Annette Borkent and Ruth Brighouse, directors of the Safe Motherhood Project in Guatemala, have recently returned from a week in Guatemala from Oct. 13-18th. It was very exciting to be in Guatemala, and officially employ a trained Guatemalan midwife, Cenaida Juarez, as the Coordinator of the Safe Motherhood Project. We have been training Traditional Birth Attendants in Guatemala annually since 2003 and Cenaida has been with the project since its inception. Cenaida is ready to take on a much larger role in the implementation of the training of the Traditional Birth Attendants in remote areas of Guatemala. It is very evident that this is a very important step in promoting the independence and self sufficiency of this project.
Although this will, for a time, make the project more costly to maintain, it will pave the way for much greater Guatemalan involvement and support. Cenaida’s primary task will be to train others who can teach the birthing course and who, in turn, provide support for local traditional birth attendants.
She will seek out leaders in a variety of communities in rural Guatemala and invite them to come to a “Train the Trainers” course next February. We will have a week of training and then facilitate these new instructors to teach the course the following week. Once they have returned to their villages, Cenaida will go to their towns at some point in the coming year, along with another one or two of our Guatemalan instructors, to assist them in teaching the course to traditional birth attendants in their own area. In short, she will develop a new and growing network of groups who will be teaching traditional midwives the needed skills of safe birthing and neonatal care. It will be great to have Cenaida use her great communication skills to help the project blossom in other areas of Guatemala.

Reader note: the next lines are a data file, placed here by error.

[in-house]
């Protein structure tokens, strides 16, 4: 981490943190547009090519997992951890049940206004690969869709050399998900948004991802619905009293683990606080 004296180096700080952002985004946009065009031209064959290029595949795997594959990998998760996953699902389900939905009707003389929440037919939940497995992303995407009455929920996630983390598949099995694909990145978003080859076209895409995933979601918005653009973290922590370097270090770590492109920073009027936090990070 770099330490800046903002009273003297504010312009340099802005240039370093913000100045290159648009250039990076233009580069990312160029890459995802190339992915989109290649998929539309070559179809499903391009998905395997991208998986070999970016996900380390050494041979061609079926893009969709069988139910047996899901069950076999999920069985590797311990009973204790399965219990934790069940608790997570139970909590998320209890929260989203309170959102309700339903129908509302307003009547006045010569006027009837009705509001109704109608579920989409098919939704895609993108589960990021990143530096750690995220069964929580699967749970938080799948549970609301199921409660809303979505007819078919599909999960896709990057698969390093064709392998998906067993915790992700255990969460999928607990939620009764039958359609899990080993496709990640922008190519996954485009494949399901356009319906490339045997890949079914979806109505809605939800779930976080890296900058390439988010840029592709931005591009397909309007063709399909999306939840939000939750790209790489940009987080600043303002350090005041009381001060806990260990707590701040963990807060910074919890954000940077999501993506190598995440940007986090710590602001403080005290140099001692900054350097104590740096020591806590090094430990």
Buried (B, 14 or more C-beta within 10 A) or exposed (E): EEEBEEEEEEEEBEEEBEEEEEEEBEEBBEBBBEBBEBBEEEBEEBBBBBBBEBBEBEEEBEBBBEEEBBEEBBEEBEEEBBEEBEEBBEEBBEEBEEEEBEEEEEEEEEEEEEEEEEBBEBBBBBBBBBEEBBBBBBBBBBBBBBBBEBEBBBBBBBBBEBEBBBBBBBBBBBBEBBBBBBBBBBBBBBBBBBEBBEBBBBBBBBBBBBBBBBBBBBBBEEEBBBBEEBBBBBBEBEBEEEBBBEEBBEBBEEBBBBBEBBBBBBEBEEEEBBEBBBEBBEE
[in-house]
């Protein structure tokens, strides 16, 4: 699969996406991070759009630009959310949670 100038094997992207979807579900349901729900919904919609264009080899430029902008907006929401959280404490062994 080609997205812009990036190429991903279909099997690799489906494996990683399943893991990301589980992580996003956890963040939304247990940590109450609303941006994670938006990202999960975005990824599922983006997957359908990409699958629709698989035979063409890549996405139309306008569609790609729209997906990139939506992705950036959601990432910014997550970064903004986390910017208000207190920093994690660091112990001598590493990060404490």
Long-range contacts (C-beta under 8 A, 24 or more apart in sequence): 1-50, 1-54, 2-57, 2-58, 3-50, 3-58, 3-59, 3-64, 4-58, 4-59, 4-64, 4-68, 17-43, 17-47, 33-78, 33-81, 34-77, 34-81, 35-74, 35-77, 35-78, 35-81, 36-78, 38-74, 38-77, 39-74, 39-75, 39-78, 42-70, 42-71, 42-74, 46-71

Cenaida told us of the very real possibility of seeking an audience with important members of government and the Ministry of Health (she already has some strong connections). As this will be Cenaida’s employment, she will now be able to use her skills full time to seek support and obtain official recognition of this important course. She sees this as a golden opportunity as there are members at varying levels of government who have an interest in women’s health. These people were voted in last November and have a 4 year term. Cenaida will also link with other small NGOs involved in women’s health issues to see if we can work to enhance expansion of our training and coordinate some activities.
Our trip to Guatemala was an exciting watershed for us. Hiring Cenaida and encouraging the growth of the project with further leaders feels like a natural and progressive step in our continuing work with Guatemalan midwives. We are very fortunate indeed to have such a skilled and dedicated person like Cenaida in this official role and we look forward to exciting further developments.
Update prepared by Annette Borkent and Ruth Brighouse